If your very own brother, or your son or daughter, or the wife you love, or your closest friend secretly entices you, saying, “Let us go and worship other gods” (gods that neither you nor your ancestors have known, gods of the peoples around you, whether near or far, from one end of the land to the other), do not yield to them or listen to them. Show them no pity. Do not spare them or shield them. You must certainly put them to death. Your hand must be the first in putting them to death, and then the hands of all the people.  Stone them to death, because they tried to turn you away from the Lord your God, who brought you out of Egypt, out of the land of slavery.  Then all Israel will hear and be afraid, and no one among you will do such an evil thing again.

In other words, if the characters in the book are promoting man-centered ideas and wicked practices, then you need to 'slay' that character with your own hands, and put that book away from you. Then you will send your mind and heart the message that God reigns supreme, and those books that go against the teachings of His Word have no hold upon you. Show the author and character no pity. Do not spare them or shield them, for they must follow God's standards, not make up their own.

How to close those covers is next Friday's topic. There are actually a couple of ways, depending on the type of story. I look forward to sharing those thoughts with you then. But Tuesday's post will be a break from this series for another special post.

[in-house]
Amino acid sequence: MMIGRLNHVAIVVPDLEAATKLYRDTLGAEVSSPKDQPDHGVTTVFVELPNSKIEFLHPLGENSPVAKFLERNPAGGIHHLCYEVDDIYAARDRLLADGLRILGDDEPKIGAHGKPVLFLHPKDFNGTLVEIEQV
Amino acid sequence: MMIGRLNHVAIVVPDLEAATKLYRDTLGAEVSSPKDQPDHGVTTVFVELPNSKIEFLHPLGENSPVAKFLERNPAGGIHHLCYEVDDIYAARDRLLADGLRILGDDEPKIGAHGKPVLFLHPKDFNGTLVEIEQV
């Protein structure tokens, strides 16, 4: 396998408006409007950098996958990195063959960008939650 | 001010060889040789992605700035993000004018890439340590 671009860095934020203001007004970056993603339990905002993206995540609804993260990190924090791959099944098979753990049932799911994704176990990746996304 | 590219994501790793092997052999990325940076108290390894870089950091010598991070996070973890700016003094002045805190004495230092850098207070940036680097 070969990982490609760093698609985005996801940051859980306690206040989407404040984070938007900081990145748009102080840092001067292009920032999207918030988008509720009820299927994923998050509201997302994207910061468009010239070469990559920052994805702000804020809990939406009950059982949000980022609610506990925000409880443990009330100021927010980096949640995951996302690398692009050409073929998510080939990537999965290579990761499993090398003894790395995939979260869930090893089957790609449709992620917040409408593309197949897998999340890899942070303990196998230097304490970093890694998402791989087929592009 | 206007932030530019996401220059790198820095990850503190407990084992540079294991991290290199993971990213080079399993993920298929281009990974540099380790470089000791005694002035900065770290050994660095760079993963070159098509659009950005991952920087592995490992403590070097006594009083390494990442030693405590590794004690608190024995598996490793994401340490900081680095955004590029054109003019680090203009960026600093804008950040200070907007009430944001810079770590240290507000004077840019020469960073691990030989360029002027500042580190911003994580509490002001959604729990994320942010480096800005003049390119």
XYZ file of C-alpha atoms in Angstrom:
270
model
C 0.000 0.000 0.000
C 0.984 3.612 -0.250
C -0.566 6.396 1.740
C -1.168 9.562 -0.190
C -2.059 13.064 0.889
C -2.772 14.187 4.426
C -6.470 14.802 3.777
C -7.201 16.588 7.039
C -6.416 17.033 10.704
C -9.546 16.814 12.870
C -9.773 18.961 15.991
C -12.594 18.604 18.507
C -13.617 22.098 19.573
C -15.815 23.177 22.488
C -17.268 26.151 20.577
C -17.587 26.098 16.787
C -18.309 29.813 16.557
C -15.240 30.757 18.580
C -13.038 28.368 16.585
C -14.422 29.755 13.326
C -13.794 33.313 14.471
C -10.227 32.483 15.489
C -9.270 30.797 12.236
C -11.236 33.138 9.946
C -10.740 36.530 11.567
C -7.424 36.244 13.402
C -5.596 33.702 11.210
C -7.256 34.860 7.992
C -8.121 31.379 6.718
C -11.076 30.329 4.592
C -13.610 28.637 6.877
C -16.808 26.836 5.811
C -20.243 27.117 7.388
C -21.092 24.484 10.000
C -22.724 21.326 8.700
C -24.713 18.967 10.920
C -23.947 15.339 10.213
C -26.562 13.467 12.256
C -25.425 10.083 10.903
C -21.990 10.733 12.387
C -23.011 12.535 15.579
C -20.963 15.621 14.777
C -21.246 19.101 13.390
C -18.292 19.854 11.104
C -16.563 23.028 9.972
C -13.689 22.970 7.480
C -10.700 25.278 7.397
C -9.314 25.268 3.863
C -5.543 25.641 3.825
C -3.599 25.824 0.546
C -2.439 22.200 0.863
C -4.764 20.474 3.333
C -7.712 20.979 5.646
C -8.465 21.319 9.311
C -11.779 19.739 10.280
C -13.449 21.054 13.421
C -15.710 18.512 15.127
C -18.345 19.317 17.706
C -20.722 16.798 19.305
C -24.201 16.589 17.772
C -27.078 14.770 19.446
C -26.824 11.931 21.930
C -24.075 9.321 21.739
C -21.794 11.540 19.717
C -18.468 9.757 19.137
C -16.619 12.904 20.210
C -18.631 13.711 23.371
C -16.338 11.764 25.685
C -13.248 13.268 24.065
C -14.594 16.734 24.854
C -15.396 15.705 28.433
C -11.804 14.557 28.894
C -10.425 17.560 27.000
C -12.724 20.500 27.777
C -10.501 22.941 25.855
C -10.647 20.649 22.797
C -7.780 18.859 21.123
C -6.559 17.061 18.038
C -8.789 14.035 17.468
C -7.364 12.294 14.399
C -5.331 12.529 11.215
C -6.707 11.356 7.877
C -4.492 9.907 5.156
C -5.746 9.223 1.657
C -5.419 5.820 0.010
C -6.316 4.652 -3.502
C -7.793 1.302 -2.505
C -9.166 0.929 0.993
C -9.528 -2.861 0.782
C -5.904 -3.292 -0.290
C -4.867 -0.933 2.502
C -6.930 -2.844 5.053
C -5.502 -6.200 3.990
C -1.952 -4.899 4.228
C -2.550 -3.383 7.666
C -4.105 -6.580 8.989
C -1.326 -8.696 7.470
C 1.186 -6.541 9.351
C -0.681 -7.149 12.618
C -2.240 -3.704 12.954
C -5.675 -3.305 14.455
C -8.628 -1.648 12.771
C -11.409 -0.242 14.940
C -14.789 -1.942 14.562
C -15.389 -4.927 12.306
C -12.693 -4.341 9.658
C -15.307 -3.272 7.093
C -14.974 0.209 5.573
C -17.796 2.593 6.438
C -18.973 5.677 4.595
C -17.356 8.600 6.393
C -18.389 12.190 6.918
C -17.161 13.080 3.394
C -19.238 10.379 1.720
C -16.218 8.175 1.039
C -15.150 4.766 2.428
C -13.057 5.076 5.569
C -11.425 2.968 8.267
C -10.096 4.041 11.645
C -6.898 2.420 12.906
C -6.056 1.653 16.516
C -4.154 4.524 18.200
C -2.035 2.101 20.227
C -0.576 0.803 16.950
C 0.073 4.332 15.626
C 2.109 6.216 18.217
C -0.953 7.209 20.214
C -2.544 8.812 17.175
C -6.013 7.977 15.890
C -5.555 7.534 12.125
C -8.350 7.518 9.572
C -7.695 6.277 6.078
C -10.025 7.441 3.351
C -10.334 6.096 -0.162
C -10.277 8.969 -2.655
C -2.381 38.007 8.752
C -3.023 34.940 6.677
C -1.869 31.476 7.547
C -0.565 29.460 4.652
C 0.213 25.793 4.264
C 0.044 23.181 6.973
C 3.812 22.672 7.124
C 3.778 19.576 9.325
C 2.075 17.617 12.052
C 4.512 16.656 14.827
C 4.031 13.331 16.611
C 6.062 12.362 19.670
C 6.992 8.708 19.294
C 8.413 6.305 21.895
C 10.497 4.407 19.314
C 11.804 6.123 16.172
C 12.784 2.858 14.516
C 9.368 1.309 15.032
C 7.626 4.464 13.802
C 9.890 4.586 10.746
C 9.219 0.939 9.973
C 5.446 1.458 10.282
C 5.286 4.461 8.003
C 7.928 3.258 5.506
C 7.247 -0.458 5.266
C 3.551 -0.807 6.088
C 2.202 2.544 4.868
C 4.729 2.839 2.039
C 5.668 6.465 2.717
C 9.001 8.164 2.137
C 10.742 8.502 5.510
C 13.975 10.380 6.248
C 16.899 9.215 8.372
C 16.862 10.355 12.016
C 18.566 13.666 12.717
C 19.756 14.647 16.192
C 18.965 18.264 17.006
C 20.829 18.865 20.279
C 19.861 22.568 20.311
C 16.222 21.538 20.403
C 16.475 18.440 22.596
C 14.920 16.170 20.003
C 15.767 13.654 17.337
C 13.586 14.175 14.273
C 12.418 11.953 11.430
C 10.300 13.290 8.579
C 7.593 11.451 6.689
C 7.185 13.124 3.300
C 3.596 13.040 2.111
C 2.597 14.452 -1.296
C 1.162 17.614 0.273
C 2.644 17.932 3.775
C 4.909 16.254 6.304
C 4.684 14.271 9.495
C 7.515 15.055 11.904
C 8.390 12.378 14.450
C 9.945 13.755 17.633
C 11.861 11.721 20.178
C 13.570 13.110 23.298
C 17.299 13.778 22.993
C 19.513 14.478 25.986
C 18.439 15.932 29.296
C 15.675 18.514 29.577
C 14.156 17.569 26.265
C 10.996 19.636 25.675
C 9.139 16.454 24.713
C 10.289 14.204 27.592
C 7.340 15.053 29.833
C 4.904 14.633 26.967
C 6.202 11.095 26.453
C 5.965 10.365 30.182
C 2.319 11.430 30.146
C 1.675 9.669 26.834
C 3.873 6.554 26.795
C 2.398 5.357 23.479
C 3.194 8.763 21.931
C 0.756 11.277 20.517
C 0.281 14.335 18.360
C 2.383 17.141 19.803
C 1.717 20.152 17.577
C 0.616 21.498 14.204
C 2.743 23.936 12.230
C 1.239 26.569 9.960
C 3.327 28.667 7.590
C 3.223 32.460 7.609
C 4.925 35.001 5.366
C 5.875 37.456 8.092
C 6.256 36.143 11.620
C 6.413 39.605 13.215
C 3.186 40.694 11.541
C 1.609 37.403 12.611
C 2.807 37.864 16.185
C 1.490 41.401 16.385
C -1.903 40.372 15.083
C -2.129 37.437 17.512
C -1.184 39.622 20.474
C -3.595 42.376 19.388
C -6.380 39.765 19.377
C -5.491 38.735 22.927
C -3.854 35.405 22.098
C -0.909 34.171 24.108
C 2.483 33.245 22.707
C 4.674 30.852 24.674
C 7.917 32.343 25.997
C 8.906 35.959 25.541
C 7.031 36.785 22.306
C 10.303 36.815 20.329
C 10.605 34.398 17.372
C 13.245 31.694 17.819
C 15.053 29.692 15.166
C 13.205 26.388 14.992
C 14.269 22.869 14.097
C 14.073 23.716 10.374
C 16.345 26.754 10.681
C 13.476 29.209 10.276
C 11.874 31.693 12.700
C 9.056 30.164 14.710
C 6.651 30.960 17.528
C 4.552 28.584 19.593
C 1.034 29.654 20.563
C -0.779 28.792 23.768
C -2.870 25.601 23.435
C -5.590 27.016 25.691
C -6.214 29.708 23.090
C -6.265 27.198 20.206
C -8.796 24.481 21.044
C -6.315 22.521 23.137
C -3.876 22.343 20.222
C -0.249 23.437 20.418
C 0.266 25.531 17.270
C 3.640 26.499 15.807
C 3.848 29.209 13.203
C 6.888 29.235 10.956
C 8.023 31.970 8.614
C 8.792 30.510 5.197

Lady Bibliophile


I am a friend to all who fear you,
to all who follow your precepts.

-Psalm 119:63

The righteous choose their friends carefully,
but the way of the wicked leads them astray.
-Proverbs 12:26


  1. Dear Lady B,
    Wonderful post! I haven't come across books that I have to put down yet, but this will help me when I will. There was a book I started and my mom had already put a warning signal in my mind so I put it down without finishing the first chapter. There was a couple other books I read all the way through but they had fortune telling and a type of witch doctor who could cast spells. They really bothered me.
    I really liked your post!
    Love, Sister

  2. Good job for recognizing that, Sister! I know you'll do the right thing when you have to put a book down sometime. :) But hopefully they will be few and far between in your reading adventures!

    Love and Cuddles,

  3. Very interesting! Knowing when to put a book down has never been something I've been really good at (witness the Feature Week I ran a while back, titled "Really Really Bad Vintage Novels" Or don't...*shame, embarrassment, facepalming*). I have to agree, however, that since I've begun keeping a book review blog and also a book log (on Facebook), I've had to become more accountable, which is wonderful.

    By the way, for some reason I'm finding this blog a little more difficult to read this afternoon. I'm on an unfamiliar computer and the text seems spidery, grey, and indistinct against the blog background. Wouldn't bother me normally but you have quite a lot of text up to be read. Perhaps you might consider tweaking your blog settings to make it more readable?

    1. Yes, I remember "Really Really Bad Vintage Novels" :) I took your word on them. ;) I really am sorry about the text not showing up properly; I tend to express myself the lengthy way round-(not good when it doesn't show up distinctly). I'll take a look at it; let me know if it works better for you next time!